Magazine article American Nurse Today

What Works: Developing Professionalism and Leadership in New Nurses

Magazine article American Nurse Today

What Works: Developing Professionalism and Leadership in New Nurses

Article excerpt

Nursing is a dynamic profession, requiring enhanced professionalism and leadership skills to deal with the increased complexity of the healthcare needs of today and into the future. New nurses are often overwhelmed with transitioning from student roles into the role of professional nurses. They tend to focus on nursing as a job, not a profession.

In 2004, St. David's HealthCare (SDH) developed the Specialty Nurse Accelerated Program (SNAP) Fellowship with emphasis on recruiting and educating nurses in specialty areas. However, SNAP is more than a training program. Based on Benner's Novice to Expert model, the program is an innovative, intensive fellowship that uses proactive training approaches to accelerate the nurses' transition, provide professional mentoring, and support advancement in leadership roles. SNAP increases confidence and critical thinking. It also promotes professionalism by embracing one's own accountability, lifelong learning, and empowerment to lead change. This unique fellowship demonstrates positive results of 98% employment retention in year one.

Here is an overview of the program.


The SNAP 6-month fellowship occurs after a nurse's 10- to 13-week orientation. To participate in the fellowship, nurses apply and are peer interviewed using behavioral questions geared at soliciting top performers and professional characteristics. A bachelor of science in nursing (BSN) is preferred, but not required. Although associate degree nurses (ADN) are accepted in the program, they are screened with emphasis on the commitment to enroll in a BSN program after completing the SNAP Fellowship.

Program components

The 2010 Institute of Medicines (IOM) report The Future of Nursing: Leading Change, Advancing Health, provided impetus for advancing nursing as a profession. The report provided eight key recommendations, five of which are integrated into the SNAP Fellowship and endorsed by SDH:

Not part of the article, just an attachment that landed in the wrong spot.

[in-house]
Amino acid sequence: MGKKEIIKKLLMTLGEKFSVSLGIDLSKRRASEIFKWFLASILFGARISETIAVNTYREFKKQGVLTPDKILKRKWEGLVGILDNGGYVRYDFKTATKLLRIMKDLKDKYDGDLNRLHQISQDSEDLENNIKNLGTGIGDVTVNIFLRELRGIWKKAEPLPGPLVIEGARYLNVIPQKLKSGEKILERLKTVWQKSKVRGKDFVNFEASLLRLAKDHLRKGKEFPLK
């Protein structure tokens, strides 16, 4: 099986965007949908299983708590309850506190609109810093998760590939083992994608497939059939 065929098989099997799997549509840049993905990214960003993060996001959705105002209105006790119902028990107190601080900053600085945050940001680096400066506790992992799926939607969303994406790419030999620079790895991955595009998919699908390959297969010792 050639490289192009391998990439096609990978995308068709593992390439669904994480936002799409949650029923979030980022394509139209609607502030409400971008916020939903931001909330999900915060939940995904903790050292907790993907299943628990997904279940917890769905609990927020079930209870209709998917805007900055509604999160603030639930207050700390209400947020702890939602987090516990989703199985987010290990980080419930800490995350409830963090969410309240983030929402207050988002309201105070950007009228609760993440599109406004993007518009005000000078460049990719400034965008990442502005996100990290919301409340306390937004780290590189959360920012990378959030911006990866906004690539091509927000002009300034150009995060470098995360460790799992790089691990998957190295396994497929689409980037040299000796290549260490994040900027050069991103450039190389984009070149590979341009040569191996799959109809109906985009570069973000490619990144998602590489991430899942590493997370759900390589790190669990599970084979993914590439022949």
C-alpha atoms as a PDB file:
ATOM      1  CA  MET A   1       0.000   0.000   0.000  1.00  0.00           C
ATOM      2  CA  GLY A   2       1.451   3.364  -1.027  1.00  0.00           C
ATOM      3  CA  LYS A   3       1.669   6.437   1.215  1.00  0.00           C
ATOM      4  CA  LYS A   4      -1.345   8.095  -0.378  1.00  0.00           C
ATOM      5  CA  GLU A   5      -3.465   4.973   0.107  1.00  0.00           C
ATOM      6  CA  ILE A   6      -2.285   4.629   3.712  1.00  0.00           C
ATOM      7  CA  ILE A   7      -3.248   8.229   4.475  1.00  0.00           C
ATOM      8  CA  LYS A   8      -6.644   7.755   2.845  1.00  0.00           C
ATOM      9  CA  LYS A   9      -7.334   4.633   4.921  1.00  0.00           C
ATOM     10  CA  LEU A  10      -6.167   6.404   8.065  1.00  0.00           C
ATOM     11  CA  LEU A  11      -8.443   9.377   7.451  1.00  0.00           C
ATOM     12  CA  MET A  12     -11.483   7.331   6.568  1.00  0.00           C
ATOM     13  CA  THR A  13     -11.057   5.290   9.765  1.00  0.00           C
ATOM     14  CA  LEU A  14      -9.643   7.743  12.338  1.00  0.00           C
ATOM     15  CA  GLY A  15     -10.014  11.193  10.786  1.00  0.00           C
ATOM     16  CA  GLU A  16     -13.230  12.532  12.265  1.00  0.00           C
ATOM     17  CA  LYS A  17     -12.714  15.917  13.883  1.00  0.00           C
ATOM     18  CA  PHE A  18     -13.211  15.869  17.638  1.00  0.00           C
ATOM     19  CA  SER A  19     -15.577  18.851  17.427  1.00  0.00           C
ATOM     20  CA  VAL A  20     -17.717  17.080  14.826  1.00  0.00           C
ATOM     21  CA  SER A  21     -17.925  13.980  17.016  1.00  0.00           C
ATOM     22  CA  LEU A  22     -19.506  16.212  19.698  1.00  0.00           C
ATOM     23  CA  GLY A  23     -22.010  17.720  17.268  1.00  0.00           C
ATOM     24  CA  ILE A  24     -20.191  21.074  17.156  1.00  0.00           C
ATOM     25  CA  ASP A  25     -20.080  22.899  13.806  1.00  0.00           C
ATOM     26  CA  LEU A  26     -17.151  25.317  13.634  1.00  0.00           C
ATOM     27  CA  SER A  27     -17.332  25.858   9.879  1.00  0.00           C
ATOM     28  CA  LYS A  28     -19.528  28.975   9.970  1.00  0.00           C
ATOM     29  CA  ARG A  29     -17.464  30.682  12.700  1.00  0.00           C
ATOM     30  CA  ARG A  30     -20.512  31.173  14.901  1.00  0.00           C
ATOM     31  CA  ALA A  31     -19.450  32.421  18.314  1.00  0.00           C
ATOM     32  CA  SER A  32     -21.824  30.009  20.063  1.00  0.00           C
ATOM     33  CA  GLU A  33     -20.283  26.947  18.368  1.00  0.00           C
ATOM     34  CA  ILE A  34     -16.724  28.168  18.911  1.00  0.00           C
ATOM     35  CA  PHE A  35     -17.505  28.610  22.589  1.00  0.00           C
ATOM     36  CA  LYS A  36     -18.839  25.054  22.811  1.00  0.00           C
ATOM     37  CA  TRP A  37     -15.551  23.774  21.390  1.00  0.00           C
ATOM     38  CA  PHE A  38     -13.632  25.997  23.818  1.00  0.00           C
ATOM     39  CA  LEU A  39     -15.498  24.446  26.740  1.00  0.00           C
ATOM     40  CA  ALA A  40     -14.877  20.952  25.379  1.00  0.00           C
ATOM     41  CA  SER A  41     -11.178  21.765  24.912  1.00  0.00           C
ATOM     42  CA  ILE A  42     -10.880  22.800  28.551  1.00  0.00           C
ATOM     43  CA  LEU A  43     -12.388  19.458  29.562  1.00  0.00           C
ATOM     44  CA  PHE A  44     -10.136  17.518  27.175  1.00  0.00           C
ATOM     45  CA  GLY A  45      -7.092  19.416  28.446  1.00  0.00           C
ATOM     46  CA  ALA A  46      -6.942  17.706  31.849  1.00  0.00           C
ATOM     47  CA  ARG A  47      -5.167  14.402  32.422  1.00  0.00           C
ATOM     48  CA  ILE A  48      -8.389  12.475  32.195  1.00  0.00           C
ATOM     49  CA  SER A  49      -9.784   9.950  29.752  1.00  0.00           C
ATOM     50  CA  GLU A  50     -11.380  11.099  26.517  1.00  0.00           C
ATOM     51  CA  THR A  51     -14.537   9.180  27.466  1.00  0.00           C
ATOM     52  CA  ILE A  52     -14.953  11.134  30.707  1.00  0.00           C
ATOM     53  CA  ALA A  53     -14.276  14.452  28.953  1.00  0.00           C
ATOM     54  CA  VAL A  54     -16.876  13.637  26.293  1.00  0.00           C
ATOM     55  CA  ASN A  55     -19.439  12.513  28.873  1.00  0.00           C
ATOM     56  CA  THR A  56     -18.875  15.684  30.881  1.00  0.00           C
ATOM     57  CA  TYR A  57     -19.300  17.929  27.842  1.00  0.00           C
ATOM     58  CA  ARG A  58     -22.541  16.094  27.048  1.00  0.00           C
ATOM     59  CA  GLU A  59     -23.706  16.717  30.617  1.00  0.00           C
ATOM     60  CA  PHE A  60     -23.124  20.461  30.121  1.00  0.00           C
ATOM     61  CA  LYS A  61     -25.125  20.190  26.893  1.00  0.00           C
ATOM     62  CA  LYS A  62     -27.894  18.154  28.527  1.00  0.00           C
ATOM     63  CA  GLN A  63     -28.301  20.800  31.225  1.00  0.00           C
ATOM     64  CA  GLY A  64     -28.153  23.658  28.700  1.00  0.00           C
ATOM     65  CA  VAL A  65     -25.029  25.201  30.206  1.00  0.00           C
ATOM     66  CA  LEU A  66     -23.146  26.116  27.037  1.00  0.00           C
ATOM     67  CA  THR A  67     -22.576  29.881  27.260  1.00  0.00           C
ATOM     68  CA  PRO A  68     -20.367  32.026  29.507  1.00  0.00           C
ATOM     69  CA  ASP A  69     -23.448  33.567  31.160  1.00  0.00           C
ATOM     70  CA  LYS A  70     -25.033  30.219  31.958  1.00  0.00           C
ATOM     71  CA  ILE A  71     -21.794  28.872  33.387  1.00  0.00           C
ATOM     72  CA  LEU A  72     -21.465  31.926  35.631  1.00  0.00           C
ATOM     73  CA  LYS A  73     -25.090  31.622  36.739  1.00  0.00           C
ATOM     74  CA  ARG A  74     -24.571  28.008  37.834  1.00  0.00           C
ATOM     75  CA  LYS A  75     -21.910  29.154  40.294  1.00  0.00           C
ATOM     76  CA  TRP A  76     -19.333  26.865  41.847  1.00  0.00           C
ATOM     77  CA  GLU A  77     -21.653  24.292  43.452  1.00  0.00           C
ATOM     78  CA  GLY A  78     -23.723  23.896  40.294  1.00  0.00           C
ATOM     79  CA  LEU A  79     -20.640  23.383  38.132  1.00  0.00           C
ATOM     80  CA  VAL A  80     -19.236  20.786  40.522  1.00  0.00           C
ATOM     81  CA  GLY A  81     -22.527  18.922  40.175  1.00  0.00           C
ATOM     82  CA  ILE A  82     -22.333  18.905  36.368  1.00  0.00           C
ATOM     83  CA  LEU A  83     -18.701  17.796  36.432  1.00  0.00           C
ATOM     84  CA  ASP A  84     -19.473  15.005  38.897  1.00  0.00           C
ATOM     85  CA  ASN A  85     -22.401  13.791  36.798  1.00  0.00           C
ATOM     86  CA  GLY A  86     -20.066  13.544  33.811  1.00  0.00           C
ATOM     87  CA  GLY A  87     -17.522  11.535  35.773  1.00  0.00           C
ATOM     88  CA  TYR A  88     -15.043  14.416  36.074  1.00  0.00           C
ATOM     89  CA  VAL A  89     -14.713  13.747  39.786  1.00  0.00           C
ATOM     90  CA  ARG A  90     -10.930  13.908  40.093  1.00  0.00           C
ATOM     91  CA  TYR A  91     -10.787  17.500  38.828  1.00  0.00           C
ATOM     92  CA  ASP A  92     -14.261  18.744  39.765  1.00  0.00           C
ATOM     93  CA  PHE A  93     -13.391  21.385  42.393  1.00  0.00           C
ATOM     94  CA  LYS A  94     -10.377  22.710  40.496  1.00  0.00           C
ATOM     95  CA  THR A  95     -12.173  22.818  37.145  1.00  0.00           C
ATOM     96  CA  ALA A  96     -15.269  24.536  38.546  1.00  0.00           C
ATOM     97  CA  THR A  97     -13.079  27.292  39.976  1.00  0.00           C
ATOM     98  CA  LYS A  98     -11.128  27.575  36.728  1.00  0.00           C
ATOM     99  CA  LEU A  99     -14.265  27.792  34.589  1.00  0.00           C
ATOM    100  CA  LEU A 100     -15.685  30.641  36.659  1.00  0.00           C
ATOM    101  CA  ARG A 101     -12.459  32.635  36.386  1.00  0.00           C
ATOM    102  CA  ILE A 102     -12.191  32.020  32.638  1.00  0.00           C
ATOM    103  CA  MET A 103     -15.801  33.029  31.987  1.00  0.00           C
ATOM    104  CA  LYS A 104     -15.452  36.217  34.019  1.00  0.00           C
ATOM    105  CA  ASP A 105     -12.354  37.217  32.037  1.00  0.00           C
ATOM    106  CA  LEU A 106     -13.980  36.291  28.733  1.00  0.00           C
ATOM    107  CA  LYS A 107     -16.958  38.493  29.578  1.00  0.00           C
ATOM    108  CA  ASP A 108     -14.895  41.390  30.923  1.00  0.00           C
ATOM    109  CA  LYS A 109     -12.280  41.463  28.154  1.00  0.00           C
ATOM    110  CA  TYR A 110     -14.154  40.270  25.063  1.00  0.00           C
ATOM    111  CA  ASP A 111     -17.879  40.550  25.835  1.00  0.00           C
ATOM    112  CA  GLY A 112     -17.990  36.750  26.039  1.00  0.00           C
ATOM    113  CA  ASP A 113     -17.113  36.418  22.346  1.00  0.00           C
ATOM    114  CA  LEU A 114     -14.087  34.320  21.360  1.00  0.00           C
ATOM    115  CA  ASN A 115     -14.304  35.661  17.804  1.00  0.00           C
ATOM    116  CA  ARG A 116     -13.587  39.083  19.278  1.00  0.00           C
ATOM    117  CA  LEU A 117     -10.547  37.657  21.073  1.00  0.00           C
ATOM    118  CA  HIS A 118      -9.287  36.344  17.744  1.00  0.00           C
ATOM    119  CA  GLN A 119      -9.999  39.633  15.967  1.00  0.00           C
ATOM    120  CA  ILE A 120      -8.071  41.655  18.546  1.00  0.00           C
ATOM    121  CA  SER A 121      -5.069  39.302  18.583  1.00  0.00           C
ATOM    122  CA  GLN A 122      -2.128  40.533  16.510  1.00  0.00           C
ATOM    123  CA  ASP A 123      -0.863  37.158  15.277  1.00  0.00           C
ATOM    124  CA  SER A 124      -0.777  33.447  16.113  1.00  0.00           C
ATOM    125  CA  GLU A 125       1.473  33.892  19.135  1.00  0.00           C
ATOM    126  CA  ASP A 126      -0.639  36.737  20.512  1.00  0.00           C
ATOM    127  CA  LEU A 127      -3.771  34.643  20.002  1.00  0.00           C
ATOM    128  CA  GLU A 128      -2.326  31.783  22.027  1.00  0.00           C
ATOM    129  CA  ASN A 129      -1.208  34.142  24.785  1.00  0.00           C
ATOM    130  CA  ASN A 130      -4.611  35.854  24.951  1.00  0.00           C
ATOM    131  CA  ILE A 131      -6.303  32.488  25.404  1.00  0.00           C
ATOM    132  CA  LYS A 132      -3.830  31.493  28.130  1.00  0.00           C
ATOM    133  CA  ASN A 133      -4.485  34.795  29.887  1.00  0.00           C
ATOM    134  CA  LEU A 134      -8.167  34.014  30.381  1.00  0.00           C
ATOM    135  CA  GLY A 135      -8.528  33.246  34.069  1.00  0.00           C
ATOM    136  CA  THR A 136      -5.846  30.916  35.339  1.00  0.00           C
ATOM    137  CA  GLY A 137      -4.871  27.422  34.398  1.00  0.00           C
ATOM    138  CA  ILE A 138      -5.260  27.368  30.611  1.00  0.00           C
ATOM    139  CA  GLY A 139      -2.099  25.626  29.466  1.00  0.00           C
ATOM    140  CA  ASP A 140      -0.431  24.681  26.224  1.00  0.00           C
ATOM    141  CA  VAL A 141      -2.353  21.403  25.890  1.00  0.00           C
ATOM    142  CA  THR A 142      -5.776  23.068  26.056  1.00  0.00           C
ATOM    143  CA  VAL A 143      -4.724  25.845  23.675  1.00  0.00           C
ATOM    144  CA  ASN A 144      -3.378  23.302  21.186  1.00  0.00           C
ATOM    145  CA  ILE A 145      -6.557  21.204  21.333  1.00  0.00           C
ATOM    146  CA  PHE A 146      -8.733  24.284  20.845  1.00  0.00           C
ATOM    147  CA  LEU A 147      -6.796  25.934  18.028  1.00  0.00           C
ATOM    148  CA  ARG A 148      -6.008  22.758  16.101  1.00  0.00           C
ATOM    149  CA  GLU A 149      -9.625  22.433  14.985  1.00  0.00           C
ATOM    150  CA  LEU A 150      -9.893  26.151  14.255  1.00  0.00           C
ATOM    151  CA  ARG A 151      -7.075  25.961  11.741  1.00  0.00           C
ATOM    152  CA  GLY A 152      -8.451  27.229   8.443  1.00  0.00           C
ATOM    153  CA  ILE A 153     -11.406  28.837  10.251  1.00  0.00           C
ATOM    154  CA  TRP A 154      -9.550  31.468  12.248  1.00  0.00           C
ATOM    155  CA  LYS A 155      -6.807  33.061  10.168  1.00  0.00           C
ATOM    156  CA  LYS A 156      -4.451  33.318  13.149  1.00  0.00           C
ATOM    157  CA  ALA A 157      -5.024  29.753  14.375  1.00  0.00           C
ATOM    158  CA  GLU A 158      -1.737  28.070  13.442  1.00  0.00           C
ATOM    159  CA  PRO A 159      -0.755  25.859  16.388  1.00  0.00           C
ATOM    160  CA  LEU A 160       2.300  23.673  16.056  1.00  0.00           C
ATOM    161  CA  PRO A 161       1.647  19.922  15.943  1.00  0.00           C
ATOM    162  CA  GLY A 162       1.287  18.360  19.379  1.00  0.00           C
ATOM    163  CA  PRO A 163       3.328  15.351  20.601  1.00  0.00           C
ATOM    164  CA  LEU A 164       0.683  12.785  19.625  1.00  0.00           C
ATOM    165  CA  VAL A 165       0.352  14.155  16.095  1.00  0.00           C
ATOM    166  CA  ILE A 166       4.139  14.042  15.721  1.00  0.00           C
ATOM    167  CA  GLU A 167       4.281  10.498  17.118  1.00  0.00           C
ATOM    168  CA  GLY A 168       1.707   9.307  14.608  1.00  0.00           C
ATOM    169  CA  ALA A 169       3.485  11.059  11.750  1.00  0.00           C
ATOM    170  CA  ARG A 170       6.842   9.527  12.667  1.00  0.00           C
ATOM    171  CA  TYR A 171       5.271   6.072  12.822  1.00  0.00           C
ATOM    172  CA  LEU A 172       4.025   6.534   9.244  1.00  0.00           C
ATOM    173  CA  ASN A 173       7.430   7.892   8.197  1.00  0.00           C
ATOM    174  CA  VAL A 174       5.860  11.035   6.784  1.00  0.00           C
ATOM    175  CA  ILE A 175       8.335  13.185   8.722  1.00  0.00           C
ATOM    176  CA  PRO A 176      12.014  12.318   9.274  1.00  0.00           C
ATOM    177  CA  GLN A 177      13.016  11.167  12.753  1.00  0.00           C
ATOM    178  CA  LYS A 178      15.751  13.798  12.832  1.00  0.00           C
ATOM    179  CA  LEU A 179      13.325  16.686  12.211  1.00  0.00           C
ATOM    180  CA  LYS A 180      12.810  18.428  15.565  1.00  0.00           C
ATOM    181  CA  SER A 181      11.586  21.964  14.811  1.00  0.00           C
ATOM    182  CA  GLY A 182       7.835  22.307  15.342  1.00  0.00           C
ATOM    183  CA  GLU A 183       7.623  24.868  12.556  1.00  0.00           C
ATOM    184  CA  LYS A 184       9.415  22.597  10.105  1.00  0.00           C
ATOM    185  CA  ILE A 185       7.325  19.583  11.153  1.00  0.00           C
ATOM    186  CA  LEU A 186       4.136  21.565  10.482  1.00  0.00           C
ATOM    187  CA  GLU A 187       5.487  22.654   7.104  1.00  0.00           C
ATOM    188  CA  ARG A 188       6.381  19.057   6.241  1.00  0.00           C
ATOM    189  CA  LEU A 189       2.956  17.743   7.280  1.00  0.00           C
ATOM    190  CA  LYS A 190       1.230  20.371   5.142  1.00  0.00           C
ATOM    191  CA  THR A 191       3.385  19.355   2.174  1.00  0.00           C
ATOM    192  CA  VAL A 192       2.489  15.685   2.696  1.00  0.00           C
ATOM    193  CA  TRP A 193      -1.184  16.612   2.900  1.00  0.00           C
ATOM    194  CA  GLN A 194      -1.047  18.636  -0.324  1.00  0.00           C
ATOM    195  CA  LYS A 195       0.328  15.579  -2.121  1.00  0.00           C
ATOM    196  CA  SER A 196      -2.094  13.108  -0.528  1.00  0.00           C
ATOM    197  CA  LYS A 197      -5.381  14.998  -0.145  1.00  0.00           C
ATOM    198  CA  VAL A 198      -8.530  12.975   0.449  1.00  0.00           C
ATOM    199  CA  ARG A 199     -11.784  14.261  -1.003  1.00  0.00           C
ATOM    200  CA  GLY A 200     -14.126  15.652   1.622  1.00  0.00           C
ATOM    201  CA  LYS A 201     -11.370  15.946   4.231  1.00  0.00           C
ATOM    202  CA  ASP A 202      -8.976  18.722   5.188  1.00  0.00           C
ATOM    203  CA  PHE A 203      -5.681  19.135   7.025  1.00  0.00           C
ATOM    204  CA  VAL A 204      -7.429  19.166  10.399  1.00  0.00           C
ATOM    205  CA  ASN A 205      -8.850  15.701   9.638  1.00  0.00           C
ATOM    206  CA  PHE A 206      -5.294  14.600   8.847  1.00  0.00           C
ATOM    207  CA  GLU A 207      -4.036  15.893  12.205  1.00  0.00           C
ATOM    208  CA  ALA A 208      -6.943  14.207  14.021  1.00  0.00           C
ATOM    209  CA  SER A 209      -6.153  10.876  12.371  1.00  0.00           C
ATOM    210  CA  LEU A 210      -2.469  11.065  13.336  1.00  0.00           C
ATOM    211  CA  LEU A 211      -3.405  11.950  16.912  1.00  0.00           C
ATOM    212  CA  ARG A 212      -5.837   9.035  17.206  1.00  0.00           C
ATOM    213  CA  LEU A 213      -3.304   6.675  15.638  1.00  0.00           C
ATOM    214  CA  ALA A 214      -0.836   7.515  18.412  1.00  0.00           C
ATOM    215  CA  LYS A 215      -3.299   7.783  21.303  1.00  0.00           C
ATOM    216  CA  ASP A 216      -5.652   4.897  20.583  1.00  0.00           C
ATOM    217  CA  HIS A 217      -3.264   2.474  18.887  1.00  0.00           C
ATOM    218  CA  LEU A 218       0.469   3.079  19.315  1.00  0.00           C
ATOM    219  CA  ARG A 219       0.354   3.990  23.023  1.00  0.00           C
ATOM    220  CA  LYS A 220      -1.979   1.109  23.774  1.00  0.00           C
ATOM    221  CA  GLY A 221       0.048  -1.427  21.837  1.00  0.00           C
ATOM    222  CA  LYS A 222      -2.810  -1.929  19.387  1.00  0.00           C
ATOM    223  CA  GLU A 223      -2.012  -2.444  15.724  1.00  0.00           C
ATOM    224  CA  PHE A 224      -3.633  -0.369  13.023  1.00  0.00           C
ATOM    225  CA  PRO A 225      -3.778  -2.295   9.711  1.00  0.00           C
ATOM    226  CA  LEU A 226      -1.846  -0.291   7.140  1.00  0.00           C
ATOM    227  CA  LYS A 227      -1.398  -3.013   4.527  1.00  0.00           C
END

* Implement nurse residency programs.

* Expand opportunities for nurses to lead.

* Ensure nurses engage in life-long learning.

* Prepare and enable nurses to lead change to advance health.

* Increase BSN nurses to 80% by 2020.

By incorporating these professional aspects of nursing into our SNAP Fellowship, we have created ways to encourage nurses to step outside of their comfort zone and push themselves to excel at an early stage in their development. These nurses engage in committees, teach their colleagues, and proactively become involved in interprofessional teams as part of this development.

According to Twibell and her coauthors, key evidence-based elements of residency programs include professional socialization and opportunities for development, visibility of nurse leaders, time spent in an area outside of the home unit, opportunities for development, hands on learning, and mentoring and peer support. The SNAP Fellowship achieves these elements to promote professionalism and leadership development through the activities of organizational membership, specialty rotations, specialty classes, committee participation, nurse leader interaction, teaching opportunities, and evidence-based best practice project. Here is a closer look at each of these.

Organizational membership

The program pays for nurses' 1-year membership to their national specialty professional organization. SNAP participants attend chapter meetings, are introduced to board members, and are encouraged to become actively involved. Once actively engaged, these nurses hold chapter board positions, present educational offerings at meetings, as well as present posters at local and national specialty conferences. The memberships promote lifelong learning and opportunities for continuous professional commitment.

Specialty rotations

The SNAP Fellowship consists of 11 specialty tracks. The curriculum is a hybrid model that includes specialty-specific clinical rotations, classes, simulations and online educational content Monthly clinical rotations promote interprofessional collaboration and increased engagement SNAP fellows select and schedule pertinent rotations with other professionals such as chief nursing officers (CNOs), physicians, directors, respiratory and physical therapists, and nurse practitioners. …

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